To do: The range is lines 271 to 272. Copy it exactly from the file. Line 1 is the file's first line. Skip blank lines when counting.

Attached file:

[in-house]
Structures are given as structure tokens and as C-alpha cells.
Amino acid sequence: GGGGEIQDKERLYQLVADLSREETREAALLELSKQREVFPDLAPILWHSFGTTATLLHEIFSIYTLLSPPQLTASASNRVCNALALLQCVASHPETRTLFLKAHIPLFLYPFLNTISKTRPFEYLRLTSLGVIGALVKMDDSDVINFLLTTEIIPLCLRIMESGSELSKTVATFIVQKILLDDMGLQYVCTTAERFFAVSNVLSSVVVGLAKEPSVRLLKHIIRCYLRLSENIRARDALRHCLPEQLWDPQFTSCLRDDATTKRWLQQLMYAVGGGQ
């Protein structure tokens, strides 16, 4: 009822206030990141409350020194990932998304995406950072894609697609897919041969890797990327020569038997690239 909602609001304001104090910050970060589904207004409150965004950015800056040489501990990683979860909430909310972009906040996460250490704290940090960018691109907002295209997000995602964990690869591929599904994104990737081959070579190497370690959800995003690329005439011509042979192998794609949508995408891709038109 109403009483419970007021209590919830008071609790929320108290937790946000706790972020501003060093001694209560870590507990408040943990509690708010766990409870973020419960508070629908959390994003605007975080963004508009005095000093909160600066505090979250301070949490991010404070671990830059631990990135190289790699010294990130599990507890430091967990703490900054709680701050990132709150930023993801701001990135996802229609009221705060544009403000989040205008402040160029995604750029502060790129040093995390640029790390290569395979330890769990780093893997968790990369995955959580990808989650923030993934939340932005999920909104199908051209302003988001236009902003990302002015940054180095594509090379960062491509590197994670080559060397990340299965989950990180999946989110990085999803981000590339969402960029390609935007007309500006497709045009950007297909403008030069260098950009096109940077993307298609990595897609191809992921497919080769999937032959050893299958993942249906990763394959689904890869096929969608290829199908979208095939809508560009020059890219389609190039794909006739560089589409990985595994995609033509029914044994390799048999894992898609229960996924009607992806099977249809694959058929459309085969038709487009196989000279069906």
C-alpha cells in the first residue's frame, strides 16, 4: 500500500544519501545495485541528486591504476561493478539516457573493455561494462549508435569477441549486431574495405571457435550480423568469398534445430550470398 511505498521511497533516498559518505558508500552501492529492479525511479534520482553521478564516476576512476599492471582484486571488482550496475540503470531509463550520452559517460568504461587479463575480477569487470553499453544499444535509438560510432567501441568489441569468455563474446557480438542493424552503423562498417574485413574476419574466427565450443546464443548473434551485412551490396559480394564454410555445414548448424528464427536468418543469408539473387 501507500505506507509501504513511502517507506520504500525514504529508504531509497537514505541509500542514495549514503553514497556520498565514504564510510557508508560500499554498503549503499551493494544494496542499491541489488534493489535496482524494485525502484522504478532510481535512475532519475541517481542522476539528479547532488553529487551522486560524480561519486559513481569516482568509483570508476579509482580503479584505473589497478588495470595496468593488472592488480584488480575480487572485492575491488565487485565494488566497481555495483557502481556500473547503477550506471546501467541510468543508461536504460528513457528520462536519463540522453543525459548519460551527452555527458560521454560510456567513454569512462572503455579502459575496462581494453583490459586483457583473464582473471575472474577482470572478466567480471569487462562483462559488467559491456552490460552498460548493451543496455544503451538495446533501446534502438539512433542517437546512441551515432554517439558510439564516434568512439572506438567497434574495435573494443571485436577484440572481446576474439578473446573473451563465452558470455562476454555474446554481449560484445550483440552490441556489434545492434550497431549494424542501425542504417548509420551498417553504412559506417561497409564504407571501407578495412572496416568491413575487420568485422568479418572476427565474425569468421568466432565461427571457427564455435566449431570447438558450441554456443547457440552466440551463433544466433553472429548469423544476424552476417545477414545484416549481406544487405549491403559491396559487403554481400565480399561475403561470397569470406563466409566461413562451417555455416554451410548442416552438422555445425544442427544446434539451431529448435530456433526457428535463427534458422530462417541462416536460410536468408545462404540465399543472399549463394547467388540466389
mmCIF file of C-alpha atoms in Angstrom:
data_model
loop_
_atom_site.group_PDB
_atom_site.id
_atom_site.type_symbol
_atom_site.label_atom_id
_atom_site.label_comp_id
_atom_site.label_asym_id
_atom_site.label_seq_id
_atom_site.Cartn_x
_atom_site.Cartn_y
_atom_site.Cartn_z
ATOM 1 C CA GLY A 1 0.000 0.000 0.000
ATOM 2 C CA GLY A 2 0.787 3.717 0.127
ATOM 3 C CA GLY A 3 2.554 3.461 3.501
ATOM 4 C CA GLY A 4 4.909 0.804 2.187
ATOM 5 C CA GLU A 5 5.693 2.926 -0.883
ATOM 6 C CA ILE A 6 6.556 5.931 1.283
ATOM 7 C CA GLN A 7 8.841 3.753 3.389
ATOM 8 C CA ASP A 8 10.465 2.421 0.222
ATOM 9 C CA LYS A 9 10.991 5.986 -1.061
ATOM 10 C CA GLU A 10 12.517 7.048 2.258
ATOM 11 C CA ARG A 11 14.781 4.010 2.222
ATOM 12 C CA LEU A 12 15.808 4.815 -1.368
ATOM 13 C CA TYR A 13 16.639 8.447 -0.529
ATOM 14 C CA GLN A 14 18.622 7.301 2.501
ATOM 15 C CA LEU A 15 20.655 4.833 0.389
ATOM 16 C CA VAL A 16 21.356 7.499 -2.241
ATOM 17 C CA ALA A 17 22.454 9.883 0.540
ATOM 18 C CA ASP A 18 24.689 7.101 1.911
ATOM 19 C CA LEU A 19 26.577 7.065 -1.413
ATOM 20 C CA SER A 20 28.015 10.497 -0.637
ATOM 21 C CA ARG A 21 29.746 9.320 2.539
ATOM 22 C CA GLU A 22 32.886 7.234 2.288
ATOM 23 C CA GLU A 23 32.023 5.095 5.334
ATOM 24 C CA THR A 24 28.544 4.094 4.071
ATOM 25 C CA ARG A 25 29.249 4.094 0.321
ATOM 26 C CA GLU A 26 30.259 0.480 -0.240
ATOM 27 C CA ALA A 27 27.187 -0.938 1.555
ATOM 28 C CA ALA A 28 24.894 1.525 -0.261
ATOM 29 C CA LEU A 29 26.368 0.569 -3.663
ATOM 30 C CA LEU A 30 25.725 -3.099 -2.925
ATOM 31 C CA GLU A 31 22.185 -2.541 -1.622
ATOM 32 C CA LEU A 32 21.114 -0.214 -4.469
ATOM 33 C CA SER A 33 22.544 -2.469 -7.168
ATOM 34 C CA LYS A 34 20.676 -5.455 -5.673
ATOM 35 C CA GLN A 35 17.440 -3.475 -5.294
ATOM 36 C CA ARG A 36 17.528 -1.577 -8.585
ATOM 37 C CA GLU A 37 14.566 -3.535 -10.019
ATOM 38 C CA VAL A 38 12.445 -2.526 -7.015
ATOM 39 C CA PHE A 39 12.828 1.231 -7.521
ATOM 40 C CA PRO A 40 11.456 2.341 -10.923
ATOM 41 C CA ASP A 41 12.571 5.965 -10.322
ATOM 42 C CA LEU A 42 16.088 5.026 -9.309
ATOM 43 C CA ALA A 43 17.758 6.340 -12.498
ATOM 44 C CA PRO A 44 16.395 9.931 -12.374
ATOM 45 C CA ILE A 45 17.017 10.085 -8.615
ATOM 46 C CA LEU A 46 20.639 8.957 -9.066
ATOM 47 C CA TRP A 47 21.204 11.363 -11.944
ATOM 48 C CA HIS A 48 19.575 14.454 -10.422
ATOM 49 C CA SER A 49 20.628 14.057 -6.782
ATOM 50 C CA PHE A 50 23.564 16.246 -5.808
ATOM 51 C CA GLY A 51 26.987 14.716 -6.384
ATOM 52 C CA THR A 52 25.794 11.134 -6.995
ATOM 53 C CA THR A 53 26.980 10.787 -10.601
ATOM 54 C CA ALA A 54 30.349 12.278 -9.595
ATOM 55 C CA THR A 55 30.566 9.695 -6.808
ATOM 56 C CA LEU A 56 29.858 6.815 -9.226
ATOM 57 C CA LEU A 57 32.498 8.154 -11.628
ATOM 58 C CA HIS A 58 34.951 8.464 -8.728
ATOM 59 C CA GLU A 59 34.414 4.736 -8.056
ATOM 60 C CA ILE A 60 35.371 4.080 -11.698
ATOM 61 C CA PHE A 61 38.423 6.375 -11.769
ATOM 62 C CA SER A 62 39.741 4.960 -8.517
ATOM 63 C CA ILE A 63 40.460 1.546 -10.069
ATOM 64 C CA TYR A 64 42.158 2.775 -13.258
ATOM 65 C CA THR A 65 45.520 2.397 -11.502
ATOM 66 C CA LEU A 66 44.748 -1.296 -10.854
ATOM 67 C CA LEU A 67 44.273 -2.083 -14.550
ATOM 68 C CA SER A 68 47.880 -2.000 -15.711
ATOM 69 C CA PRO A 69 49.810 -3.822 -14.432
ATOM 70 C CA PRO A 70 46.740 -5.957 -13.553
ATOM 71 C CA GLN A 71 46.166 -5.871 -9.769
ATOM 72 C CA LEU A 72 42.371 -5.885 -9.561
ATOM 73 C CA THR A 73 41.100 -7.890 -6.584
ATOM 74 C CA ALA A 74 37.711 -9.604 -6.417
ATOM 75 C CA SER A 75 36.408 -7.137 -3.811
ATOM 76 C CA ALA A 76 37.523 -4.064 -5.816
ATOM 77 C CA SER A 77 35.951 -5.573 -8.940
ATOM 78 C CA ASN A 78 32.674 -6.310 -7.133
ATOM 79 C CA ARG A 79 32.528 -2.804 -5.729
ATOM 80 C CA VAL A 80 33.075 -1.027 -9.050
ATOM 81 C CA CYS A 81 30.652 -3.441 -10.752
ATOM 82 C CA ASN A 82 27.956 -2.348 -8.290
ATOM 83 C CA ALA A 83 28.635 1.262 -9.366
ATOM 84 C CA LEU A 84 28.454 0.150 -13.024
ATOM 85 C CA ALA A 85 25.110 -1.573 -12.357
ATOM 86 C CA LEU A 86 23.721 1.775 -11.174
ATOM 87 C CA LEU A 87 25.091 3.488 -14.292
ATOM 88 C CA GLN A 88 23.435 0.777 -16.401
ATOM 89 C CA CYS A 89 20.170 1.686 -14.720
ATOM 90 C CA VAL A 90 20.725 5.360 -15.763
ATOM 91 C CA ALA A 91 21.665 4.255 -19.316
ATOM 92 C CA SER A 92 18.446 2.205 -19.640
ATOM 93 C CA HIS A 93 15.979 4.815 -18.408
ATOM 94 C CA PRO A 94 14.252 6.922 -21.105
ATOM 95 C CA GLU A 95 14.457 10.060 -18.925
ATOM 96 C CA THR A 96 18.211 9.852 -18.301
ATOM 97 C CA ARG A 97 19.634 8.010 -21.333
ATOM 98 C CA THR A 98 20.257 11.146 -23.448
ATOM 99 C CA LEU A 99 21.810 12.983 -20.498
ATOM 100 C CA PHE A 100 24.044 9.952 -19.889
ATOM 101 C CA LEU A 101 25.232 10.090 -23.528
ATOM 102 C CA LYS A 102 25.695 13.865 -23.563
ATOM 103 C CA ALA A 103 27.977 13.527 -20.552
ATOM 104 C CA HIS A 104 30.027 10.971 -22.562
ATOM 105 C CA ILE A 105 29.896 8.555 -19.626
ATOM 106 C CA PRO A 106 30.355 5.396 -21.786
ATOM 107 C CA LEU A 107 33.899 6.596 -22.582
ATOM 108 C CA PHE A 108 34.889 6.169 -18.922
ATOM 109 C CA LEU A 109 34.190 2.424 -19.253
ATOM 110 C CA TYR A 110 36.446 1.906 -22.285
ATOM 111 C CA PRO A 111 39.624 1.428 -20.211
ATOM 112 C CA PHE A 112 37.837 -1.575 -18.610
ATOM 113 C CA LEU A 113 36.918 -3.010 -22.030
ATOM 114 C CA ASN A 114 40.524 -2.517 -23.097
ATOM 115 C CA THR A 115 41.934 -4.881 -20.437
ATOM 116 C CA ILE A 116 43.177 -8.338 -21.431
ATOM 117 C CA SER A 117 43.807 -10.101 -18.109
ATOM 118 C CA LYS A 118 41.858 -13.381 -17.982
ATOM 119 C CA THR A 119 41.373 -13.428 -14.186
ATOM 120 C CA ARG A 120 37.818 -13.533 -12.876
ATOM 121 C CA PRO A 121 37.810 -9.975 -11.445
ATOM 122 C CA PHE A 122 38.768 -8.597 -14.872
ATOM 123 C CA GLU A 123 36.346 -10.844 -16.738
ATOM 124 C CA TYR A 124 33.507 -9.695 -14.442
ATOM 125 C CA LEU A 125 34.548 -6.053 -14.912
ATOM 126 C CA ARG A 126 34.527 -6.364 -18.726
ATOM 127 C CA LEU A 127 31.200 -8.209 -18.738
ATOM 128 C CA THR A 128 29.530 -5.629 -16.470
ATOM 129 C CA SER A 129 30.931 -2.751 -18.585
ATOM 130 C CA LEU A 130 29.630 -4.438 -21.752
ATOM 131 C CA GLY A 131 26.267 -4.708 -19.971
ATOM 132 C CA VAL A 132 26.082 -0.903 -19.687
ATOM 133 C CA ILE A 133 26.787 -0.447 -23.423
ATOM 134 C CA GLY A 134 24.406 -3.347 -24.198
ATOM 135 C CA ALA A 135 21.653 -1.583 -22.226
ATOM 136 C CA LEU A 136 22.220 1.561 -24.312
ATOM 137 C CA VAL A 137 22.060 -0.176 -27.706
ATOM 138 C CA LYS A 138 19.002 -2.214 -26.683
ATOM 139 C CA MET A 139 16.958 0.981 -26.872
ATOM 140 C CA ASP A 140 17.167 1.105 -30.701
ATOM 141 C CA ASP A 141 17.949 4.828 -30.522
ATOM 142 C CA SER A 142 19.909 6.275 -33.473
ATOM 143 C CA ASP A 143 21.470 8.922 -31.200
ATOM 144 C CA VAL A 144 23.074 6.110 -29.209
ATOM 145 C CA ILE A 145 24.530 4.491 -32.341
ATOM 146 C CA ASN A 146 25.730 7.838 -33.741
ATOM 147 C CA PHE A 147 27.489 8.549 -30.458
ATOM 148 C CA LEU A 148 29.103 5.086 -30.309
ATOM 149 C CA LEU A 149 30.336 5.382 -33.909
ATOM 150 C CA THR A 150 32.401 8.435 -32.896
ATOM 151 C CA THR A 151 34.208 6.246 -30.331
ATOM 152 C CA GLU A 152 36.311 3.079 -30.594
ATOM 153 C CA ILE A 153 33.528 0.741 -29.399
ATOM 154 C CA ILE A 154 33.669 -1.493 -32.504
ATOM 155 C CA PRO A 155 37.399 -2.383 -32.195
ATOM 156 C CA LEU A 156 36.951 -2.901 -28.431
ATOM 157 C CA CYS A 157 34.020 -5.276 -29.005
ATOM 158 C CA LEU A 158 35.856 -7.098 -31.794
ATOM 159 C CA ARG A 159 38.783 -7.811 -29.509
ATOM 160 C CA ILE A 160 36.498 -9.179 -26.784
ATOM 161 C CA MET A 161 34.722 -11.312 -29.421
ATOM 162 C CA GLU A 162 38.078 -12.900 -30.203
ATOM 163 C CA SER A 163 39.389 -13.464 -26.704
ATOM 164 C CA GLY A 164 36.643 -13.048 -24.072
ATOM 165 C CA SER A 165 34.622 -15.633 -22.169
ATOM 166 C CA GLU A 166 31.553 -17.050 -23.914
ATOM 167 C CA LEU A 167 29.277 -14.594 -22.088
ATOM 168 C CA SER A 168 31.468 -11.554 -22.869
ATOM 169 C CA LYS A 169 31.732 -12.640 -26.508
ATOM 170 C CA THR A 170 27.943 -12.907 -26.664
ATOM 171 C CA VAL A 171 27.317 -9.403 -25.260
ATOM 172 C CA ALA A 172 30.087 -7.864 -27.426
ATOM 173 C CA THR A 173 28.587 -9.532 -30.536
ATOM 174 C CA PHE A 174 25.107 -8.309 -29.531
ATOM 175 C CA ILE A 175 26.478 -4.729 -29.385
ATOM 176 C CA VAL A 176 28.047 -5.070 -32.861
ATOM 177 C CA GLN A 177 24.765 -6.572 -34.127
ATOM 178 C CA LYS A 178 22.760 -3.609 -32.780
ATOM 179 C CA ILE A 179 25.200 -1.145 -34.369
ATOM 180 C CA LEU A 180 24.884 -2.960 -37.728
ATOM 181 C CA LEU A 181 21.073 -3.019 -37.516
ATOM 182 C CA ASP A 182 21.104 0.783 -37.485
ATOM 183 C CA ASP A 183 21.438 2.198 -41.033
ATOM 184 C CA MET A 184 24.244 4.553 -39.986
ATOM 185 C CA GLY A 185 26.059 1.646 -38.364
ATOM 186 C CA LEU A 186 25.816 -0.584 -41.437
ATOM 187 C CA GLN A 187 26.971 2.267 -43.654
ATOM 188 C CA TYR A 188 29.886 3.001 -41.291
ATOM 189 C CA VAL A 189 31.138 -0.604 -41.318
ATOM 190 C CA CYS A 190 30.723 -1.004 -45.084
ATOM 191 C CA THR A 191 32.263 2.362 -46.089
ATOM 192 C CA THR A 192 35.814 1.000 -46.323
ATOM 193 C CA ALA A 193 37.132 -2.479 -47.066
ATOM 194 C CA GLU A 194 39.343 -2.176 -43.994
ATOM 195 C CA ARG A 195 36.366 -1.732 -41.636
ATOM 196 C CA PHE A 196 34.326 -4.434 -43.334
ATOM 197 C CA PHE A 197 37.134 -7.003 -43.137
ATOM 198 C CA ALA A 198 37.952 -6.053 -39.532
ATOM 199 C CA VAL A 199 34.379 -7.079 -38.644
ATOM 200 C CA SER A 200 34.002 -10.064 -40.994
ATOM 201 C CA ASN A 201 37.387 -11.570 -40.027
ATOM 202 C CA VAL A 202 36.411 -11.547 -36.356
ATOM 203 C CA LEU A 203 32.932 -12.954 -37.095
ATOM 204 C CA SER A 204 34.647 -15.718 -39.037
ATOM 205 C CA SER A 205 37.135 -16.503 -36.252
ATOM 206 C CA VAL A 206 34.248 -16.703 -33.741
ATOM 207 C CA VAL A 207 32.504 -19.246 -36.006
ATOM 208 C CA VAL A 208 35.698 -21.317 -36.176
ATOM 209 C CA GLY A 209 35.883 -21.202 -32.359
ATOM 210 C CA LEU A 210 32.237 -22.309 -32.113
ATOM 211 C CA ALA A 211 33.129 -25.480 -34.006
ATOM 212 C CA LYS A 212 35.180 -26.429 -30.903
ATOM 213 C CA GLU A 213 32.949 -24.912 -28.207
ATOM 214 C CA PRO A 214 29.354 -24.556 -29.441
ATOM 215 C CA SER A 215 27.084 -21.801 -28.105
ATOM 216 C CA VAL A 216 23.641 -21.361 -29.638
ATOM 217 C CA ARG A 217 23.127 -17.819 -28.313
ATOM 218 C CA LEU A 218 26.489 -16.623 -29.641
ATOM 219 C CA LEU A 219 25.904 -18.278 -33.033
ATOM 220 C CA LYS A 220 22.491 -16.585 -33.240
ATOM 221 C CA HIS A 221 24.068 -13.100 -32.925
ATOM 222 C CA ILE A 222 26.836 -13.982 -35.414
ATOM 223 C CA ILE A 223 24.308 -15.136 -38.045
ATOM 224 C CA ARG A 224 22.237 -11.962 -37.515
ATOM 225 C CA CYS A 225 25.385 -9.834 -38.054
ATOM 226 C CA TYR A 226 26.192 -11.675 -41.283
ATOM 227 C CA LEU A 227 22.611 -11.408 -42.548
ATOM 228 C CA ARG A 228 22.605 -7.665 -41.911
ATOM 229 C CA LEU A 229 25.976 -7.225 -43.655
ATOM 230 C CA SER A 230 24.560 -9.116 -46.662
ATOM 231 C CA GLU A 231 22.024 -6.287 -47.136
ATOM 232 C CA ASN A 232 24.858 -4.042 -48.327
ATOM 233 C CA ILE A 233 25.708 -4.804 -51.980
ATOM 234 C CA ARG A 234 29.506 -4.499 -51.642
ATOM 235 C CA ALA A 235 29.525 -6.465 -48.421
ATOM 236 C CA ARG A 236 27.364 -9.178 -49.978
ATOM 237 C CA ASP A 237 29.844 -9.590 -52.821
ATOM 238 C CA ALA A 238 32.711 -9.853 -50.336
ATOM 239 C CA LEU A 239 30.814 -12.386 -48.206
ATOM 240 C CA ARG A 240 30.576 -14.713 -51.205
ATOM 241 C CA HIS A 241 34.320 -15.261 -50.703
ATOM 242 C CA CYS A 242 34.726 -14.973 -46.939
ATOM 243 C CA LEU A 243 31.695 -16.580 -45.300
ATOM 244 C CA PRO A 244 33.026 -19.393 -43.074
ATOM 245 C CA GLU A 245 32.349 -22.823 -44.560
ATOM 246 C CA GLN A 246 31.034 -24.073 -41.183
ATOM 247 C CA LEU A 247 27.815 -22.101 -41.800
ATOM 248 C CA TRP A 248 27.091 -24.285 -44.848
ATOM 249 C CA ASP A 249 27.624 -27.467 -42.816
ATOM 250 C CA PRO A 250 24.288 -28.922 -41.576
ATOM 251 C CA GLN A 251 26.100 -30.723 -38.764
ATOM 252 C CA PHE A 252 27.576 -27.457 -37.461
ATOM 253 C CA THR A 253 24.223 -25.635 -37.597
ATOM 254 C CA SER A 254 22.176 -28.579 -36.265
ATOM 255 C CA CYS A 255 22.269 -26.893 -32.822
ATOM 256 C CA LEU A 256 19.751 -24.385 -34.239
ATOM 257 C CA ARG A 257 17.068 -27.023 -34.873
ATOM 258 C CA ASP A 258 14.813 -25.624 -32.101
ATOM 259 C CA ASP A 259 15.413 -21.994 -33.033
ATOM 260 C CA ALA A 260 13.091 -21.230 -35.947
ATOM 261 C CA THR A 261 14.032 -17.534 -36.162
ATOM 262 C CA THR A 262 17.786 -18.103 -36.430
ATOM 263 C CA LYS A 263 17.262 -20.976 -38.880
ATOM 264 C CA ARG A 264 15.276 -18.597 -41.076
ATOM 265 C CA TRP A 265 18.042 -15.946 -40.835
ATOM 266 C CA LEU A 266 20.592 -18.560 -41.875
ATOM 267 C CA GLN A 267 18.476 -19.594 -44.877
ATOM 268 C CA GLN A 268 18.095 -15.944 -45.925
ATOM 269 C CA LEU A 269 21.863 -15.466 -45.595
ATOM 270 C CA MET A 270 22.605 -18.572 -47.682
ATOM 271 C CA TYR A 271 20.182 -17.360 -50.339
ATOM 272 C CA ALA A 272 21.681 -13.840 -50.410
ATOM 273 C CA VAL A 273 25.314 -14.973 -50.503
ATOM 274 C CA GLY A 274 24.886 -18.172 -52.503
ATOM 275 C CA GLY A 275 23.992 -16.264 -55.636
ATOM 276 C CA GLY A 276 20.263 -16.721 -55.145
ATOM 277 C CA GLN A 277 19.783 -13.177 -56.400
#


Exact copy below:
ATOM 253 C CA THR A 253 24.223 -25.635 -37.597
ATOM 254 C CA SER A 254 22.176 -28.579 -36.265